These were some knockout desserts - the best courses of the night!!!
Below: "Quay's Eight texture chocolate cake" - four words: BEST CHOCOLATE CAKE EVER. My sister who was my fellow dining companion on this occasion never eats chocolate cake. In fact, she hates chocolate. But I saw her devour this devilish creation - it must have come straight from hell it was that good. It is served with a chocolate tasting sauce, that, upon impact with the created an amazing sinking hole in the cake. I didn't count all 8 layers but there was biscuit, paper thin layers of chocolate, a spongy cake, mousse. I loved the bitterness of chocolate - to me, that dessert epitomized how chocolate should taste and showcased all the chocolate sins in one neat little package.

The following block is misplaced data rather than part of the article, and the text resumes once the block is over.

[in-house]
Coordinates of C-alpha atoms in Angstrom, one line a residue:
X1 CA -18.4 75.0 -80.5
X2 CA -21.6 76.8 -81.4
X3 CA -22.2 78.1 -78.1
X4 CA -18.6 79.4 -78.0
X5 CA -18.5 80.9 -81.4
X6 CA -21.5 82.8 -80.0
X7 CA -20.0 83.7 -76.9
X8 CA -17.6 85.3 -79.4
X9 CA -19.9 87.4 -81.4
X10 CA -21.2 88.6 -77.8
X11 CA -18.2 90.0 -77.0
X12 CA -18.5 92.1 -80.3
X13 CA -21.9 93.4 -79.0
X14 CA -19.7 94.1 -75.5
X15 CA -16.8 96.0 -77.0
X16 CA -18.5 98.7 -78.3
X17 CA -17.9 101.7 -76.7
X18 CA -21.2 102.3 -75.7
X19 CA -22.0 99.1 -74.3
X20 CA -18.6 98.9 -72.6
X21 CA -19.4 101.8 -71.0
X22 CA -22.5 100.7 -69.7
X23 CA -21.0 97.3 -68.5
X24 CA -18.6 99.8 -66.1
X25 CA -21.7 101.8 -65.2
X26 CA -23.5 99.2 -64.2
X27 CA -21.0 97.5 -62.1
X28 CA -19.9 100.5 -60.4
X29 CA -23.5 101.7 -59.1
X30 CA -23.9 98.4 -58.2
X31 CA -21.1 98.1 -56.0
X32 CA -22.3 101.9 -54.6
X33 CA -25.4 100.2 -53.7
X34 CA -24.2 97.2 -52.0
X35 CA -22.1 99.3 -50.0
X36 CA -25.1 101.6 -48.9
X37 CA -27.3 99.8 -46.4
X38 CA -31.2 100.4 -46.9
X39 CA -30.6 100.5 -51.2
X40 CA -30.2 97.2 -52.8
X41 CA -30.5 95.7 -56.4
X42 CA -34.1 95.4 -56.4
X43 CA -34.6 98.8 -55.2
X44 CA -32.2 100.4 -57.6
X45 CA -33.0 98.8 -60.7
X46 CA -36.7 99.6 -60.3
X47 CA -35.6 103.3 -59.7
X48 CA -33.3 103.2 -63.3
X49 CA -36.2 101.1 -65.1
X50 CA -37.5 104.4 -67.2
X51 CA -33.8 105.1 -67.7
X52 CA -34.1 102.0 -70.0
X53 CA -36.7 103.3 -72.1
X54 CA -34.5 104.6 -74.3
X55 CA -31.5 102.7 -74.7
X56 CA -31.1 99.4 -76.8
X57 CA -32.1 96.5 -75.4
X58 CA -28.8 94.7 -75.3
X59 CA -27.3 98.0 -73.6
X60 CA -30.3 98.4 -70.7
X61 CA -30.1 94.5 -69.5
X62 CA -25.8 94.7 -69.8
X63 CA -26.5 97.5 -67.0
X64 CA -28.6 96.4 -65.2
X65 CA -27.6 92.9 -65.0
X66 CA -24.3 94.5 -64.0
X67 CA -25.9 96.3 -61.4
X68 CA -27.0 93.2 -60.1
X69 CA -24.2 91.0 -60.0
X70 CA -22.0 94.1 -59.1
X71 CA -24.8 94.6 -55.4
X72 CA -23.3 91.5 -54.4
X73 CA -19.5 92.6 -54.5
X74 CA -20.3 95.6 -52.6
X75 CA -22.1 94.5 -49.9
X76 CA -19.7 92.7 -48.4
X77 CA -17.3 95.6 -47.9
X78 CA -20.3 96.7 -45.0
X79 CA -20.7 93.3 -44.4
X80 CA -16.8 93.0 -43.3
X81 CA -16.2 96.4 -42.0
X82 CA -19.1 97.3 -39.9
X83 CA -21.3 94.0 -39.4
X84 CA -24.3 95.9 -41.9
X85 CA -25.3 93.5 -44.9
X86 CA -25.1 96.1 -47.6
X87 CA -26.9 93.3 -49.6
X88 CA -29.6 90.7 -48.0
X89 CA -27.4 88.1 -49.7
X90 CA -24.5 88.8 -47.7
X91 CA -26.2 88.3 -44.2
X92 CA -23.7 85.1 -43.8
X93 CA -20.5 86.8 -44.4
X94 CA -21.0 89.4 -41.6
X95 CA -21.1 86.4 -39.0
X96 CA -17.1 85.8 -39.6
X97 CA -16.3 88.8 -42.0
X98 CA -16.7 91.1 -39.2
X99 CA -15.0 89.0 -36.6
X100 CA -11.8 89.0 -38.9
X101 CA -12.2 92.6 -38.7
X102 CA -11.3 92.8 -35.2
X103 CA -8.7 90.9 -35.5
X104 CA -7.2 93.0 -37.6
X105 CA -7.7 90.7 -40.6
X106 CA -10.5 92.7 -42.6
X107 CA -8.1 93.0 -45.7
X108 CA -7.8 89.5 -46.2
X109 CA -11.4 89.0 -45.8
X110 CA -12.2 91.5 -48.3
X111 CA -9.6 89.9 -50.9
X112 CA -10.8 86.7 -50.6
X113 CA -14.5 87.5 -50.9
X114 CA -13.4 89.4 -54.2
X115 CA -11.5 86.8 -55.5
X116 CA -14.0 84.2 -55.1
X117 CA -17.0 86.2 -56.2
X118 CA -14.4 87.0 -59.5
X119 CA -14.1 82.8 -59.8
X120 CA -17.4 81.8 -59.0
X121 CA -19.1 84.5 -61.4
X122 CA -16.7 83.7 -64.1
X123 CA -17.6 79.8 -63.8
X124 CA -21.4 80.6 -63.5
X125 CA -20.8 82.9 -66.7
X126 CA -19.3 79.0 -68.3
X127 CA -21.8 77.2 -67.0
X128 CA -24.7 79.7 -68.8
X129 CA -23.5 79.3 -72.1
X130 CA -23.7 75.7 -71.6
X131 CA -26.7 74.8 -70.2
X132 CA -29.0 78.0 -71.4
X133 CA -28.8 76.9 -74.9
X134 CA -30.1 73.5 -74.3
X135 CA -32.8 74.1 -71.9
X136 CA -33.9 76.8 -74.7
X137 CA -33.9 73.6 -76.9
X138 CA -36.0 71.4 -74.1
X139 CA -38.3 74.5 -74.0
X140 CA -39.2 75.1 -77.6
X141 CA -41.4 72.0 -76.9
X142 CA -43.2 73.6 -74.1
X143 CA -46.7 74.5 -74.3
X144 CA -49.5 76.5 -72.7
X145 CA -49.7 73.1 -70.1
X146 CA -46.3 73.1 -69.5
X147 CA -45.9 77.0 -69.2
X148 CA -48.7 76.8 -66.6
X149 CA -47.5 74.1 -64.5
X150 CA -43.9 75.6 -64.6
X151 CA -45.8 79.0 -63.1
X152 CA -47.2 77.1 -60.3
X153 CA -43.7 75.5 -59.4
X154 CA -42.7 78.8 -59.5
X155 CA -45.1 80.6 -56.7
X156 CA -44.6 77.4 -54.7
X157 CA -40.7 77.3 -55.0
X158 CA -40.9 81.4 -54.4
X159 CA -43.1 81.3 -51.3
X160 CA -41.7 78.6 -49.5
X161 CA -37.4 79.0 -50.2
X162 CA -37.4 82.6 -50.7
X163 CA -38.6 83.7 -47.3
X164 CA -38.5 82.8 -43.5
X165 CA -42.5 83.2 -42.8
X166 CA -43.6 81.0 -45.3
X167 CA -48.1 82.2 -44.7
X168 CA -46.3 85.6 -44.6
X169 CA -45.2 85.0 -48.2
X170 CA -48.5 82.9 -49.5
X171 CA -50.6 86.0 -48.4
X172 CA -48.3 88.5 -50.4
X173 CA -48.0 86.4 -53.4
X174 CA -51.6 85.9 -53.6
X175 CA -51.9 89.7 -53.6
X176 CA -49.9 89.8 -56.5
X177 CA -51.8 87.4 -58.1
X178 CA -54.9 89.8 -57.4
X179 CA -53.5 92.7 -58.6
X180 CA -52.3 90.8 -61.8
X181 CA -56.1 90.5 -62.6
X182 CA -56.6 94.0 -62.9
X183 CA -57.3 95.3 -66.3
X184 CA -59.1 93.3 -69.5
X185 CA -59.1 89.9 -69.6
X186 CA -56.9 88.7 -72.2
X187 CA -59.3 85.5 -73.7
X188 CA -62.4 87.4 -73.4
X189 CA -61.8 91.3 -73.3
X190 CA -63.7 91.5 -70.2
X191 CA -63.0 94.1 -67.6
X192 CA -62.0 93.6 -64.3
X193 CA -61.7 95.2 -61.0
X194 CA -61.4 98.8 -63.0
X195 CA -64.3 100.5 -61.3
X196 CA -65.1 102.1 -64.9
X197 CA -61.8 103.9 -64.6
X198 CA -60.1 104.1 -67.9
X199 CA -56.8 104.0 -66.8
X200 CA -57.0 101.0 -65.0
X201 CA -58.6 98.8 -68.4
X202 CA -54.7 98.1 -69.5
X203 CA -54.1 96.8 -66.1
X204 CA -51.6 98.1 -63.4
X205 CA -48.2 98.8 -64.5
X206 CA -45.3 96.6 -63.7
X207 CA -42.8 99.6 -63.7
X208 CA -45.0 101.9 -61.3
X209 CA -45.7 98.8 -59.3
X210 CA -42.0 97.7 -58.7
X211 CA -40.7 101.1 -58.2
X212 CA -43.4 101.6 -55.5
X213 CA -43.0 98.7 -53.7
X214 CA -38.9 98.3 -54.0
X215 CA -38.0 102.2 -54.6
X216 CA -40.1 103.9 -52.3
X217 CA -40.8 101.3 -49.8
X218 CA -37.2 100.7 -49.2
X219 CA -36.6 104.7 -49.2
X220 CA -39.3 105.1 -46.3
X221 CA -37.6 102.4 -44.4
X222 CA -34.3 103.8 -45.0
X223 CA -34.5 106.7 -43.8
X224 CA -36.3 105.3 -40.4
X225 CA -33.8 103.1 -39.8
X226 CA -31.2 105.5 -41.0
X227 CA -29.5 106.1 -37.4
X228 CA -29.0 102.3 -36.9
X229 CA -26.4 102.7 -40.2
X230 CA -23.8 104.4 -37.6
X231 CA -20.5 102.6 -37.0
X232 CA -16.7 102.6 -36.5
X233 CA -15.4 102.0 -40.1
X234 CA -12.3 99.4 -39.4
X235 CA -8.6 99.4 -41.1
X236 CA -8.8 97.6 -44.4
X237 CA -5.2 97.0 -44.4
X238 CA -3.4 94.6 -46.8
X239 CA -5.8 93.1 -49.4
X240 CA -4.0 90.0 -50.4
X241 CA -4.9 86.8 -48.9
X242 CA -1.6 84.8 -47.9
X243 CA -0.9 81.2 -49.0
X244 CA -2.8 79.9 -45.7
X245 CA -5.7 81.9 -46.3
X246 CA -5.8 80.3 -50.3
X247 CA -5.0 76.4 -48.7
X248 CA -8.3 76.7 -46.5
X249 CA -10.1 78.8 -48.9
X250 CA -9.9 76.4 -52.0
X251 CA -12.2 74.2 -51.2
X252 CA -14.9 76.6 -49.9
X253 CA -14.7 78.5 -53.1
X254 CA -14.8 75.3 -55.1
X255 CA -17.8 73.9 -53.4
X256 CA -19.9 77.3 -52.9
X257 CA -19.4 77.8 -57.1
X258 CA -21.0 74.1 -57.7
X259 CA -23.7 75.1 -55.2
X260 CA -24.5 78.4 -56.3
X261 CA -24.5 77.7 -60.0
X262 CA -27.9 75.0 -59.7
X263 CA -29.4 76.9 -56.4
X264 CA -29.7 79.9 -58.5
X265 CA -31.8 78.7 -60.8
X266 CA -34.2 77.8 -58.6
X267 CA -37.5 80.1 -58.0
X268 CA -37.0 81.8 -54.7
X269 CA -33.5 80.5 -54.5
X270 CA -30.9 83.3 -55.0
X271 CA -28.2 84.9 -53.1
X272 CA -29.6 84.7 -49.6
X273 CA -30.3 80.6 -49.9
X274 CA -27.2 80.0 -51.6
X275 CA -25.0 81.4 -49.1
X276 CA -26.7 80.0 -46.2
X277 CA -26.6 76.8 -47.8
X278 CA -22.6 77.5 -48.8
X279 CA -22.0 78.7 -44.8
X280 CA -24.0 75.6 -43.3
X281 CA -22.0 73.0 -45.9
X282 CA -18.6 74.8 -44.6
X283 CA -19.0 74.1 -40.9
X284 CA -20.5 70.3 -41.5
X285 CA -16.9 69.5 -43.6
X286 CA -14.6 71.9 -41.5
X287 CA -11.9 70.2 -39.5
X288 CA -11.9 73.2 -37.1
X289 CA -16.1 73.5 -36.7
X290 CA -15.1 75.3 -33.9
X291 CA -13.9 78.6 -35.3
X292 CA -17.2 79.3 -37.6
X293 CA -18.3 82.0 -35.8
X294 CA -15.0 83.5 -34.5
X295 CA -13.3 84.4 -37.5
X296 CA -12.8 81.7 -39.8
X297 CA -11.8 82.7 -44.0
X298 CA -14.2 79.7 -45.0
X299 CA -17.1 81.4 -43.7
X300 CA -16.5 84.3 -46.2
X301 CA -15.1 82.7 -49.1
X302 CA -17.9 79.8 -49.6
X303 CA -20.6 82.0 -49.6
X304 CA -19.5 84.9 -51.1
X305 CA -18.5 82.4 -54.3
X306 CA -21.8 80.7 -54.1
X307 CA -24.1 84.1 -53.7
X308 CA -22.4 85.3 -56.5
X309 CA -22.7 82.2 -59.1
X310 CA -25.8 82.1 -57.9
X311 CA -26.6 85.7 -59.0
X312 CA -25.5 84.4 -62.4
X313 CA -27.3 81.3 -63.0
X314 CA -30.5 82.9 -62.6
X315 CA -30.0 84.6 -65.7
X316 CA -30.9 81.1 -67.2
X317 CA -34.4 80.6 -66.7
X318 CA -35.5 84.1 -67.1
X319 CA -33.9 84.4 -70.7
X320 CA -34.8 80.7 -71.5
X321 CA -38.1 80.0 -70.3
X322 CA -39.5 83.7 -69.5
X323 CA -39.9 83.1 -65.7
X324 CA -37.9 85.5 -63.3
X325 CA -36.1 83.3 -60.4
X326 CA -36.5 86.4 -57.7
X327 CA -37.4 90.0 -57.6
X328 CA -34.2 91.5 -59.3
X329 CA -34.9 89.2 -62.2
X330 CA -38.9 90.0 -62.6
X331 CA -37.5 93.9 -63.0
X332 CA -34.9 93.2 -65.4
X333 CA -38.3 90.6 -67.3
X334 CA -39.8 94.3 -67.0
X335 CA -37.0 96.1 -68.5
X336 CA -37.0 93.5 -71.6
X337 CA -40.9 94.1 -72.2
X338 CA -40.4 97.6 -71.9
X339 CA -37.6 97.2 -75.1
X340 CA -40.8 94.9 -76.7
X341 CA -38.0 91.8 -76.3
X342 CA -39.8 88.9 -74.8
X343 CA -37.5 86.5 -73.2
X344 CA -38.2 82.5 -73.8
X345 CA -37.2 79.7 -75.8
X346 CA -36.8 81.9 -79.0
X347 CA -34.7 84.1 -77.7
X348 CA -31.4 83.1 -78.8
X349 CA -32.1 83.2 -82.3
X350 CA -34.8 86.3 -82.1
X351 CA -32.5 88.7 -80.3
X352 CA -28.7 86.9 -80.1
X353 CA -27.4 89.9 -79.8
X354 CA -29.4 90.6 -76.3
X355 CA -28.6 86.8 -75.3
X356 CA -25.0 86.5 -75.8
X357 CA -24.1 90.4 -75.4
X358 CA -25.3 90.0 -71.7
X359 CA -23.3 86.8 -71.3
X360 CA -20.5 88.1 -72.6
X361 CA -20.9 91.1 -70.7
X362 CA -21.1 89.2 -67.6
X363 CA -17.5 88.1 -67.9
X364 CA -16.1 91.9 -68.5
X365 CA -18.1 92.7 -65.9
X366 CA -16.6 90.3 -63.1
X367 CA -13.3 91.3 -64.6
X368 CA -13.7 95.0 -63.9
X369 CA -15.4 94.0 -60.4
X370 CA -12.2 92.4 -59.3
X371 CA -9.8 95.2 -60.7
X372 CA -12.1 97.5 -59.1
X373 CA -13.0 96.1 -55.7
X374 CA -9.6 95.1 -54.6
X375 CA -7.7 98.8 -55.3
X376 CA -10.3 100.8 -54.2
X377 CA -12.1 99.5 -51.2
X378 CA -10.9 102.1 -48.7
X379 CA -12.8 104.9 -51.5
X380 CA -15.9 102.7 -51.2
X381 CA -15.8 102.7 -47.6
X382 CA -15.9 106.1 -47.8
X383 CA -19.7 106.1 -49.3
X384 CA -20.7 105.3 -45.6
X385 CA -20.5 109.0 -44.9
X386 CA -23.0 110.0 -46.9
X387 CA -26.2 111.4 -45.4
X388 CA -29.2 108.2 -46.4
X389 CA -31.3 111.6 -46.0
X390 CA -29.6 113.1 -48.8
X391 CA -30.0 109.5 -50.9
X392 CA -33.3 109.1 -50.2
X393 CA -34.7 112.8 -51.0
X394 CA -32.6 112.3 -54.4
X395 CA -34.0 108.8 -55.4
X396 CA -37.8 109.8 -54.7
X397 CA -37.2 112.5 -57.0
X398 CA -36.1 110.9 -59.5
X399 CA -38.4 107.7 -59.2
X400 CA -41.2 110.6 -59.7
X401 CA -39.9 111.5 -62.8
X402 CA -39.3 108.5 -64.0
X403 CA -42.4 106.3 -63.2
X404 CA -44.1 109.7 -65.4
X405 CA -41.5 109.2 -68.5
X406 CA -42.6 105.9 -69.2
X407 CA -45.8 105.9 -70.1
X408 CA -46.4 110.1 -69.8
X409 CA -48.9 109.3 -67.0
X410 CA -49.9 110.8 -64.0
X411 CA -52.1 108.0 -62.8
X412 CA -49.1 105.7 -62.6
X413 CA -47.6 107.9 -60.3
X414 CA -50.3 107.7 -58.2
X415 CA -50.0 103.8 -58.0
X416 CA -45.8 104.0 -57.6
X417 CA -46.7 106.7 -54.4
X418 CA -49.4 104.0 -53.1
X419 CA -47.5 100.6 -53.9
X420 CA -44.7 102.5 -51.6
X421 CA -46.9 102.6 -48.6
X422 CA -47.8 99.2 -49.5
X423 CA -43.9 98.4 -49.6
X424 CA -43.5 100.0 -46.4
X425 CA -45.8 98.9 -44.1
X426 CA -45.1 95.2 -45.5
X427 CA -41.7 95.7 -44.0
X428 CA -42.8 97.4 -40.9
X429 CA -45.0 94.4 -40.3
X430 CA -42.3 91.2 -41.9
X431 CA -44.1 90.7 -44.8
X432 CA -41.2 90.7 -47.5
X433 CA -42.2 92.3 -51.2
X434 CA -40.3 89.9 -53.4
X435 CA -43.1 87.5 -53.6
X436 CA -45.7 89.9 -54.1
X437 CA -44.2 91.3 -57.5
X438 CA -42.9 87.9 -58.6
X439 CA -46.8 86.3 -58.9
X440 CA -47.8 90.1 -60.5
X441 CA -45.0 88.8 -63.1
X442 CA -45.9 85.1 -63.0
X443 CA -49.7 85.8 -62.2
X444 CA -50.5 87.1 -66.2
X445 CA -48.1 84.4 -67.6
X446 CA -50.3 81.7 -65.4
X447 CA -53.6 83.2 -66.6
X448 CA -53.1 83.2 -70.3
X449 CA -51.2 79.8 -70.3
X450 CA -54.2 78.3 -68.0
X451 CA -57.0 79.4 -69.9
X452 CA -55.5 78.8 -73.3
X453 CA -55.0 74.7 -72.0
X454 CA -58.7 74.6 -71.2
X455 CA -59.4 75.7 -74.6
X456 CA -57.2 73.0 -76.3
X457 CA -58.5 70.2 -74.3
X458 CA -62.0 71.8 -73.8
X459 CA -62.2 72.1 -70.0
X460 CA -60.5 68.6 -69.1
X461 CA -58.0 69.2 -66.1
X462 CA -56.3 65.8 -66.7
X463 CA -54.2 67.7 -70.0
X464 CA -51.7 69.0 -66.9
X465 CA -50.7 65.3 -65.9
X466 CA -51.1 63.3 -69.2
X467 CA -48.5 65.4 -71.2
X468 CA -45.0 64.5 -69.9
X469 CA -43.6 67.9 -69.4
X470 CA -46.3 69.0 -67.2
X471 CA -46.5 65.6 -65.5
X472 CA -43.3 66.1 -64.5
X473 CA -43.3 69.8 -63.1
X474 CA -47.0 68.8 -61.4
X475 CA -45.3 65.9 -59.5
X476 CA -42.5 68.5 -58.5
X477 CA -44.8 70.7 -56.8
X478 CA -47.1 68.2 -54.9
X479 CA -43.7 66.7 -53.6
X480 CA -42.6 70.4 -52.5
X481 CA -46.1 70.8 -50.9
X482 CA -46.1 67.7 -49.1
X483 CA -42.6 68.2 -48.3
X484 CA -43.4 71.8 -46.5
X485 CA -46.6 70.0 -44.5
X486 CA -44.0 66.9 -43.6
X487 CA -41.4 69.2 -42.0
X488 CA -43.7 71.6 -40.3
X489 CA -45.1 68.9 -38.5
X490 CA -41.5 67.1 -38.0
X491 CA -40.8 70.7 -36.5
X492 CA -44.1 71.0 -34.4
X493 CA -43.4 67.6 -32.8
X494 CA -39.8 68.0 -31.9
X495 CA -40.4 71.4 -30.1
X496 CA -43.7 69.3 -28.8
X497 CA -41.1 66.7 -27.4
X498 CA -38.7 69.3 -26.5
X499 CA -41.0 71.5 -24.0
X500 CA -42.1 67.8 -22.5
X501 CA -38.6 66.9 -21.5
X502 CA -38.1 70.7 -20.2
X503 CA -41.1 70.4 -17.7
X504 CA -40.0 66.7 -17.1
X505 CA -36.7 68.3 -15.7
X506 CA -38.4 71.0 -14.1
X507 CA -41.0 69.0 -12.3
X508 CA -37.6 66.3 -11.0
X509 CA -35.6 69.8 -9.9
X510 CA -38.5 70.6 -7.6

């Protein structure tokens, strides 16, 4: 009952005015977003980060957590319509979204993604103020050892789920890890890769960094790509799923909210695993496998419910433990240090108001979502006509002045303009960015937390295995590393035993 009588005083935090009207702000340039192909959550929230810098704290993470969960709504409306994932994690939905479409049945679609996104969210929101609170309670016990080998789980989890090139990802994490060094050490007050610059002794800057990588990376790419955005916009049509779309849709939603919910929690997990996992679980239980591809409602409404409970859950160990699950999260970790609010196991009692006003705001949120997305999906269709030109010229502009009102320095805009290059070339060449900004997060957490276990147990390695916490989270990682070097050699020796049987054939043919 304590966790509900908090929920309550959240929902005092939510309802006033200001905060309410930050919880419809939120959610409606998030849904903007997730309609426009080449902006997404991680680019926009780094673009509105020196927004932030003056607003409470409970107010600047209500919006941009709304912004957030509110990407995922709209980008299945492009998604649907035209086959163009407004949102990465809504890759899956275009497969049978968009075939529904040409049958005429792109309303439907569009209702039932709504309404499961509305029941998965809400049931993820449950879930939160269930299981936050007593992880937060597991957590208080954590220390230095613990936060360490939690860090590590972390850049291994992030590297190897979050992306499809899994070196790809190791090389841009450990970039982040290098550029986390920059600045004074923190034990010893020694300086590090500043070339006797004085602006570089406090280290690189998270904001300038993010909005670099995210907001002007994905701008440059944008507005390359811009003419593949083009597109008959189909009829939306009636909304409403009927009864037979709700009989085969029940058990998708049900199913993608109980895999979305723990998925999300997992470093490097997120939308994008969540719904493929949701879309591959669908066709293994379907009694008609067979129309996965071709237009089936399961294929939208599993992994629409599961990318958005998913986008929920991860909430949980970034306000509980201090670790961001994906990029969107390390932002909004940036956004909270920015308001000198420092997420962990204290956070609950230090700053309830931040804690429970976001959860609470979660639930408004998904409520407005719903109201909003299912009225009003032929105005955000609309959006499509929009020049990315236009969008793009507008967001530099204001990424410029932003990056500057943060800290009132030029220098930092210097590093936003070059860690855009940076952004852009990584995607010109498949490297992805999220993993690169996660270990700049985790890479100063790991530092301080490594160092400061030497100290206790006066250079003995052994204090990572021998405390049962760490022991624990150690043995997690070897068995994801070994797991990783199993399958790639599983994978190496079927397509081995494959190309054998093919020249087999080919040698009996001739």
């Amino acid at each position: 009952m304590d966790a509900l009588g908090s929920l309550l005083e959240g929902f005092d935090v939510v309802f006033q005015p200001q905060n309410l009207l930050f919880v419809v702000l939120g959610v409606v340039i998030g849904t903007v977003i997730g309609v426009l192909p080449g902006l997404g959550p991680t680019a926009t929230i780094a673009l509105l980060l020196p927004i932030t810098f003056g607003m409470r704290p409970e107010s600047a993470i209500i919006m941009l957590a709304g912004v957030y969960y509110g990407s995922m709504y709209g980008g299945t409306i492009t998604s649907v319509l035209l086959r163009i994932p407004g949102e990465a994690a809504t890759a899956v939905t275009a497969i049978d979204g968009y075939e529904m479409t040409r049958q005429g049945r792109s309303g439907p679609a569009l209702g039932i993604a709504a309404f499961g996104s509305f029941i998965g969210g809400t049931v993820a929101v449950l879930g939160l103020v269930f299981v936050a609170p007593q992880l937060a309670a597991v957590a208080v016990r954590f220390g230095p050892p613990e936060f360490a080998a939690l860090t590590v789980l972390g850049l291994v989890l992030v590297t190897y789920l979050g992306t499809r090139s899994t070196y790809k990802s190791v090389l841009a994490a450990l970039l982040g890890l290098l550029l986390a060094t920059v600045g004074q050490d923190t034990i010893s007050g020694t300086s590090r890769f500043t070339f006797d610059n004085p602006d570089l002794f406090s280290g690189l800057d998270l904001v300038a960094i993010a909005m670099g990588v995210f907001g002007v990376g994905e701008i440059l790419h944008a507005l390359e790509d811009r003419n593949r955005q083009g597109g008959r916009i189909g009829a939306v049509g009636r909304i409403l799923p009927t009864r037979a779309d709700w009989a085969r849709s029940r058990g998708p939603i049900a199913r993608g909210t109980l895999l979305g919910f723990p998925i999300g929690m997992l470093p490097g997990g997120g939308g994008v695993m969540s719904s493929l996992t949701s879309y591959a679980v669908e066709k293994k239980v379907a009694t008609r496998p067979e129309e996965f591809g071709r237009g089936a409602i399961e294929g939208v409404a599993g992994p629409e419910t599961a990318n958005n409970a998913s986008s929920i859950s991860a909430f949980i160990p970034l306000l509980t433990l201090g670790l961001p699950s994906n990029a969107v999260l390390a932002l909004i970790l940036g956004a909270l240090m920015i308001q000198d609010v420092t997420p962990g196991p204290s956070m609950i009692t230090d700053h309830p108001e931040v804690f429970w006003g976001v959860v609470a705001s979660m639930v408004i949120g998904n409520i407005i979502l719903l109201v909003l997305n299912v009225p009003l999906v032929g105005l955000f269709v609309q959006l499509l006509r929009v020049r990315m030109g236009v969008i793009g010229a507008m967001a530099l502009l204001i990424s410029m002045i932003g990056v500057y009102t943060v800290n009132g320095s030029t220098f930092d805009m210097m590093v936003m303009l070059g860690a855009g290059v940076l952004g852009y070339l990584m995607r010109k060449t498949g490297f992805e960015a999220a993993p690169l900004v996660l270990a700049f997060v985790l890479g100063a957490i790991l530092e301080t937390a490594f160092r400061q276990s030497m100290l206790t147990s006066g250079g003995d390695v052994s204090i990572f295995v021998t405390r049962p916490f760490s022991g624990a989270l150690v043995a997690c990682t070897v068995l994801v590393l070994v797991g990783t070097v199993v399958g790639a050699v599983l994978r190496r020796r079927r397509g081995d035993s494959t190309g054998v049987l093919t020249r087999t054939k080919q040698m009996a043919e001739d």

Above: Apple Custard & Guava Snow Egg - this dish was what inspired me to try Quay - it is a meringue ball, encasing a apple custard icecream/cream, with a sliver of toffee blowtorched over the meringue ball, topped with icing sugar - resting on a bed of guava sorbet. I'm not a huge fan of meringue and the toffee kept getting stuck in my teeth but this was one of the 'lighter' desserts which cleansed the palate. The dallop of guava nectar that held the ball to the sorbet was the highlight for me. Lovely fruity flavour, but you gotta love your toffee to have the patience to tackle this...
A sensational culinary & sensory experience - the smells don't overwhelm, all the dishes are delicately packaged and the skills involved just wow.